Arthritis (say: arth-ry-tiss) is a disease that causes swelling, stiffness, and pain in a person's joints. Joints are where two bones meet, allowing our bodies to move — the hips, knees, ankles, elbows, shoulders, knuckles, etc. Joints contain synovial fluid, which acts as a lubricant to help them move easily. Arthritis can keep joints from working properly.
But isn't arthritis something that only old people get?
Actually, kids can get a kind of arthritis called juvenile idiopathic arthritis or JIA (it's also called juvenile rheumatoid arthritis, or JRA). Juvenile means young, so this means that JIA is different from the arthritis that adults get. Kids can have many different types of arthritis, but JIA is the most common.
Many problems can cause pain and swelling of the joints, so a doctor will want to know how long these problems have been going on. To be considered JIA, the joints must have swelling and pain for at least 6 weeks.
No one really knows what causes JIA. Something in the environment, like a virus, may trigger the disease in kids that already have certain genes that make it more likely for them to get it. (Genes are like instructions to the body on how to work. Genes are passed on from parents to their children and they decide everything from the color of a person's eyes to whether that person has a tendency to get a particular disease. Genes are part of our DNA and are found in the body's cells.)
JIA is not contagious, so you can't catch it from someone else.
Arthritis is an autoimmune (say: aw-toe-i-myoon) disease. An autoimmune disease means a person's immune system makes a mistake and attacks the body's own tissues or organs. Normally, a kid's immune system sends out white blood cells to protect the body and fight outside invaders like bacteria and viruses that can make a kid sick. But with an autoimmune disease like JIA, the immune system makes a mistake and attacks healthy cells.
Instead of recognizing the healthy cells and saying, "Hi, nice to see you," the immune system thinks the healthy cells need to be destroyed and releases chemicals to fight the healthy cells. The chemicals released by the immune system cause the pain and swelling that can happen with arthritis.
What Do Doctors Do?
Just because a joint hurts doesn't mean a kid has JIA. A joint might hurt for a lot of different reasons, which is why it's important to see a doctor to figure out what the problem is.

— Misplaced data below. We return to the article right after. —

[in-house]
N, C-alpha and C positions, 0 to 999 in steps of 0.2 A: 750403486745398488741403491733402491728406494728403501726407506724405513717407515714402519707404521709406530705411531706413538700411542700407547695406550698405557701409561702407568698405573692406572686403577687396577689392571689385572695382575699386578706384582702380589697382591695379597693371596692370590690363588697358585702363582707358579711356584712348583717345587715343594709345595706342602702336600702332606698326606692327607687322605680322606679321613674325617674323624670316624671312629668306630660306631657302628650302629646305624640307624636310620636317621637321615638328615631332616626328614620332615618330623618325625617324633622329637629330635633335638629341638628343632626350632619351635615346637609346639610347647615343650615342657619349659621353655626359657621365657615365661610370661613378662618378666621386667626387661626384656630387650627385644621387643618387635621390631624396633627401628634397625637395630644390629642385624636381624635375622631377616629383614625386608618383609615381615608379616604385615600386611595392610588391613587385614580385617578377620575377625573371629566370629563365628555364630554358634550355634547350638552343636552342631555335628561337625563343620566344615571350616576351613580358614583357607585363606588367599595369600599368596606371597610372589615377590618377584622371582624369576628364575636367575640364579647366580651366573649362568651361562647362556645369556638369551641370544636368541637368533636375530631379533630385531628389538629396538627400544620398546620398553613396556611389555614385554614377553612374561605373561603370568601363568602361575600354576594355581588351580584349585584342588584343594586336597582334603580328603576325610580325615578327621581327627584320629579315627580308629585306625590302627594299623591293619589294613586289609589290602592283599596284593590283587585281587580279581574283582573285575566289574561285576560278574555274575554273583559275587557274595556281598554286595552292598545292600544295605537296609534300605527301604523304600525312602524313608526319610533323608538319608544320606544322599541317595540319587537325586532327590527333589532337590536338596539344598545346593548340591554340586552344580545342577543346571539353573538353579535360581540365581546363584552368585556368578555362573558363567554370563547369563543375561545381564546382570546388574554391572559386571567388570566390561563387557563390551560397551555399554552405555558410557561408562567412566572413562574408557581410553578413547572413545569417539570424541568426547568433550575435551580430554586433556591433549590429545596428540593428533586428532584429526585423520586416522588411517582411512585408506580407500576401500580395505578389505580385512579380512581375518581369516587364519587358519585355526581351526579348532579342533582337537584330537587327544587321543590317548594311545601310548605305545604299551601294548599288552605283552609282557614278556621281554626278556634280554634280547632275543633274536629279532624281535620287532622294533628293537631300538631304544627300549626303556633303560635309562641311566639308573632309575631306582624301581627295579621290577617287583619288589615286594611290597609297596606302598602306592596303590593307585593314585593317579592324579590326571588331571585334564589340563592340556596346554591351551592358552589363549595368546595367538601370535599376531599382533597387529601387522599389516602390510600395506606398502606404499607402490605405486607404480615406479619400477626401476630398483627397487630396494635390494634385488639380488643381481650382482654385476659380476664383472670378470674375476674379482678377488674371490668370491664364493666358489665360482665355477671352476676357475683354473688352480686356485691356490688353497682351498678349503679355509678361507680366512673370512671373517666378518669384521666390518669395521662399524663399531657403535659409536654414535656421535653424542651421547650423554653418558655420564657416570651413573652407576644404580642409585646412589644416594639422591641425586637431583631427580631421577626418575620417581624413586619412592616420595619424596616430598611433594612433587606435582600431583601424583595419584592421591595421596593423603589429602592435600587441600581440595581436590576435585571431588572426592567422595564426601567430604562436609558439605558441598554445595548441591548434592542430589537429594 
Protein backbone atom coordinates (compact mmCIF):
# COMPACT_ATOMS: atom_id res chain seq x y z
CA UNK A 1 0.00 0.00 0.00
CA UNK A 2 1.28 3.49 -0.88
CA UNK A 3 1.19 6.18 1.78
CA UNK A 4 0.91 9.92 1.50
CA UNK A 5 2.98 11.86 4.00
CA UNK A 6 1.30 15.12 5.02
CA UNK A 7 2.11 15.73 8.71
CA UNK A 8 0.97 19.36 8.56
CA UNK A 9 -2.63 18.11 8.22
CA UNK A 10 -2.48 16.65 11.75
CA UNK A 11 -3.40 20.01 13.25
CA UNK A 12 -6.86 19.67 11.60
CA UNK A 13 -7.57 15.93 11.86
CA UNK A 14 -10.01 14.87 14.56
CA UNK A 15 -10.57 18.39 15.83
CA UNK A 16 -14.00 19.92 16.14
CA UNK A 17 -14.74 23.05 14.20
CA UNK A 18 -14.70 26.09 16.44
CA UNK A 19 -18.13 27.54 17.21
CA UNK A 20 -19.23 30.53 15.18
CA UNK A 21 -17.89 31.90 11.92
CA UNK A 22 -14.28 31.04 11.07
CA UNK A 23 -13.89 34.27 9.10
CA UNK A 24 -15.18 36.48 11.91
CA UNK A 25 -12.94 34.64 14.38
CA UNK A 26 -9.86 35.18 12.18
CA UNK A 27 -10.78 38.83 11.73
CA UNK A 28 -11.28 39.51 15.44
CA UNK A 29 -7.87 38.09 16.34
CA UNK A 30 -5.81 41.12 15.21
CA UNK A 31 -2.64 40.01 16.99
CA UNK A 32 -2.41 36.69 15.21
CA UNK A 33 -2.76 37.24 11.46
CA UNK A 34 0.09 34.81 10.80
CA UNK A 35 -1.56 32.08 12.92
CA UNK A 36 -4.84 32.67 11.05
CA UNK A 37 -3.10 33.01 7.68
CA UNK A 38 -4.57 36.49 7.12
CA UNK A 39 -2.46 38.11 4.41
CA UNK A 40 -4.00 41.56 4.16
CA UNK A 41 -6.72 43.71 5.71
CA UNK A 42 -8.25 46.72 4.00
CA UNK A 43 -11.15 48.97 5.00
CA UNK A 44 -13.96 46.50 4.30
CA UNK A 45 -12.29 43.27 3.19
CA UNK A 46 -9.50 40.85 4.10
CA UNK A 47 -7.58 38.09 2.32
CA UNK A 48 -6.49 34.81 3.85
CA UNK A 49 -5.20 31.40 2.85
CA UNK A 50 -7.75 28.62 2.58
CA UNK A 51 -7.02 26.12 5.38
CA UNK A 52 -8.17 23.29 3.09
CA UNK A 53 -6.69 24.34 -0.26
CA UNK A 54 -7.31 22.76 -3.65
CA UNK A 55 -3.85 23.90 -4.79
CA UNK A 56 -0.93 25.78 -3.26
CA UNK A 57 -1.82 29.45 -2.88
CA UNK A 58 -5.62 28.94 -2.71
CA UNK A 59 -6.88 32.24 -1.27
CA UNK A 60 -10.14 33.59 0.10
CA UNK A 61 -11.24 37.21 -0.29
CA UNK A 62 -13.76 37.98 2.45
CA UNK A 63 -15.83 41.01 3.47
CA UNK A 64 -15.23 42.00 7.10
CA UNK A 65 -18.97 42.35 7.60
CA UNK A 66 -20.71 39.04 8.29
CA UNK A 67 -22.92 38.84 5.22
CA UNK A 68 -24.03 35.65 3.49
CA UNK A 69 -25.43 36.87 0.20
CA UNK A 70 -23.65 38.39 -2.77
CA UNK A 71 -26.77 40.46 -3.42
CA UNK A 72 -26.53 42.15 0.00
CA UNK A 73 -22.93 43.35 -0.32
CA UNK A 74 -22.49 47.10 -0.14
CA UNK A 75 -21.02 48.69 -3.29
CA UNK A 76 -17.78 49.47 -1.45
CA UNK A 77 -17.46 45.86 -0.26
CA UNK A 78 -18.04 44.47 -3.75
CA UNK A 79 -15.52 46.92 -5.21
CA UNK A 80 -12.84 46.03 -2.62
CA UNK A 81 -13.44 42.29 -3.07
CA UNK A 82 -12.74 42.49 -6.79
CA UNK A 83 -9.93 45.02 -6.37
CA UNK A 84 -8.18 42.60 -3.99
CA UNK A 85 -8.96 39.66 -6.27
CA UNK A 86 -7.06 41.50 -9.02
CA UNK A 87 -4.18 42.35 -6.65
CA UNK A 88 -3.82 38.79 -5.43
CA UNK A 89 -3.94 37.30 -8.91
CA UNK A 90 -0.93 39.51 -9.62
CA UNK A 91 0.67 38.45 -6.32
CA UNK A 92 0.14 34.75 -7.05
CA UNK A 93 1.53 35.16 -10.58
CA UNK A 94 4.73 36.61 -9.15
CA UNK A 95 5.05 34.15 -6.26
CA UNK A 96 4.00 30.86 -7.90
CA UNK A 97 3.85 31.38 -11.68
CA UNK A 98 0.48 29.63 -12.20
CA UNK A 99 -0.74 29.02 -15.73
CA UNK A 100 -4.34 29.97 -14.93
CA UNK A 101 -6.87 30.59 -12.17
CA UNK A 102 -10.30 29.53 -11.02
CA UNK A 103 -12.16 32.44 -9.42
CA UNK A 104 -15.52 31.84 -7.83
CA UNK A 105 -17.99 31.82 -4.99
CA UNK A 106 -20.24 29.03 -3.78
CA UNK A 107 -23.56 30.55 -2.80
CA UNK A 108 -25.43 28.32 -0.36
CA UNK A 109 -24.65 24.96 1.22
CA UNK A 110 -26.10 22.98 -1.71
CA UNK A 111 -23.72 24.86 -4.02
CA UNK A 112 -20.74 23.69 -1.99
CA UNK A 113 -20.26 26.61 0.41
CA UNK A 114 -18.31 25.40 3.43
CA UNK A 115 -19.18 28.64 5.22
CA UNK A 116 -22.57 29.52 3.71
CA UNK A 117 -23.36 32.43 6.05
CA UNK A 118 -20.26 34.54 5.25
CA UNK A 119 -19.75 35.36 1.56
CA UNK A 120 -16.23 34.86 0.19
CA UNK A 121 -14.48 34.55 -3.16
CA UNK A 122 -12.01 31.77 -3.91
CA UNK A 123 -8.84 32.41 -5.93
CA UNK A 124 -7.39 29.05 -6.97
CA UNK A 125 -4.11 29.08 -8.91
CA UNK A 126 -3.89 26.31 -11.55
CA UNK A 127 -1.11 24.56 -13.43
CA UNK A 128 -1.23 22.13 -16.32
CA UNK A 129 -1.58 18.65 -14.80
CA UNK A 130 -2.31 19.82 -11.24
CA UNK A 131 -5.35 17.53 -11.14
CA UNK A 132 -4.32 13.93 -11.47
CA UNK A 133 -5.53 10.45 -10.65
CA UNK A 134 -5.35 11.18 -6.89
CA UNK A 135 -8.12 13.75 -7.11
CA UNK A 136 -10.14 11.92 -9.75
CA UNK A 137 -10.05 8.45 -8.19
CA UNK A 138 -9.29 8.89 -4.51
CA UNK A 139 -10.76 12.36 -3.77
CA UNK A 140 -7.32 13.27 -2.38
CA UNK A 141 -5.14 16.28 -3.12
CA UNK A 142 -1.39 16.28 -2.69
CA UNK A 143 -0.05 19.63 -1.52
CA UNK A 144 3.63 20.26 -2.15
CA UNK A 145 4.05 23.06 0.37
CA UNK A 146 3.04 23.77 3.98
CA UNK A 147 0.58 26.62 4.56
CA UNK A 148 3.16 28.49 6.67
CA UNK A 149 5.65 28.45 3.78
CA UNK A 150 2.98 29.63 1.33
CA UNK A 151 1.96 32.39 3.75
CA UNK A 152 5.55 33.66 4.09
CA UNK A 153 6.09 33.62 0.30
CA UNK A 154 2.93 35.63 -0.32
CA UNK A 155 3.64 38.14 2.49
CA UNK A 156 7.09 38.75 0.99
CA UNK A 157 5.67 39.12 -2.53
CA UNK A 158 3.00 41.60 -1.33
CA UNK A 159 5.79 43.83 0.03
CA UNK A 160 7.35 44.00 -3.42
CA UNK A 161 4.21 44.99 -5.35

The doctor will ask a lot of questions: How long has the kid had joint problems? Does he or she feel stiff when getting up or after resting? Are the joints swollen? Was there an injury? Could another problem be causing arthritis, such as Lyme disease? Is there a family history of arthritis or other autoimmune diseases?
Getting these answers and doing a physical exam, blood tests, and X-rays will help the doctor figure out if it is JIA. If your doctor thinks you may have it, he or she may send you to see a doctor who specializes in the diagnosis and treatment of arthritis. This kind of doctor is called a rheumatologist (say: roo-muh-tol-oh-jist).
Some kids who have JIA might take medicine like ibuprofen to help control pain and inflammation. If the arthritis is more severe, they may need to take other medicines to help lower the pain and inflammation. Some of these medicines are pills, but others are shots.
It's important that kids with JIA keep their joints moving. Often a kid will see a physical therapist or occupational therapist. In addition to working with children to move their joints and strengthen their muscles, these therapists can help create special exercise programs for home or school that can help a kid stay active.
In addition to joint problems, JIA may cause uveitis (say: yoo-vee-eye-tus), an inflammation of the eye that can lead to problems with vision if it's not treated. All kids diagnosed with JIA should get their eyes checked by an ophthalmologist, a doctor who specializes in diagnosing and treating eye problems. If the eyes are affected, they may be treated with eye drops.
Besides taking medicines, a kid can do a few things to help with the symptoms of JIA:
Keep joints warm and stay active.
Take warm baths, which can make a kid's joints hurt less.
Use an electric blanket on a timer that turns on 1 hour before a kid wakes up, which can help warm the joints and help a kid move better.
Some kids dip their hands in a special warm wax called paraffin that helps their joints ache less.
Kids with JIA can have a lot of stiffness when they first wake up in the morning. Once their joints warm up, they can usually move more easily. That's why you might notice that someone with JIA has trouble moving early in the day, but seems better later on.
It's important to find a good balance between activity (which helps kids stay flexible) and rest (which everyone needs). Swimming is a great exercise for someone with JIA. It stretches a lot of different muscles and tendons and helps keep a kid moving and flexible. It's important to stay active even when a kid isn't having symptoms.
Sometimes kids with JIA can go a long time, even months or years, without the disease bothering them. Then it comes back. This is called a flare-up or flare. Flare-ups just happen and can't be prevented. It can be frustrating if a flare-up happens on a day when the kid would like to be doing something fun, like attending a birthday party.
If you know someone with JIA, you may offer to carry books or give other help, if needed. It's also OK if the person doesn't want help.
The good news is that many kids with JIA will outgrow it. About half of kids with JIA may not need treatment as adults.
And even when the arthritis flares up, almost all kids with JIA can control it with medicine and other treatments, which means they can do most things that other kids can do.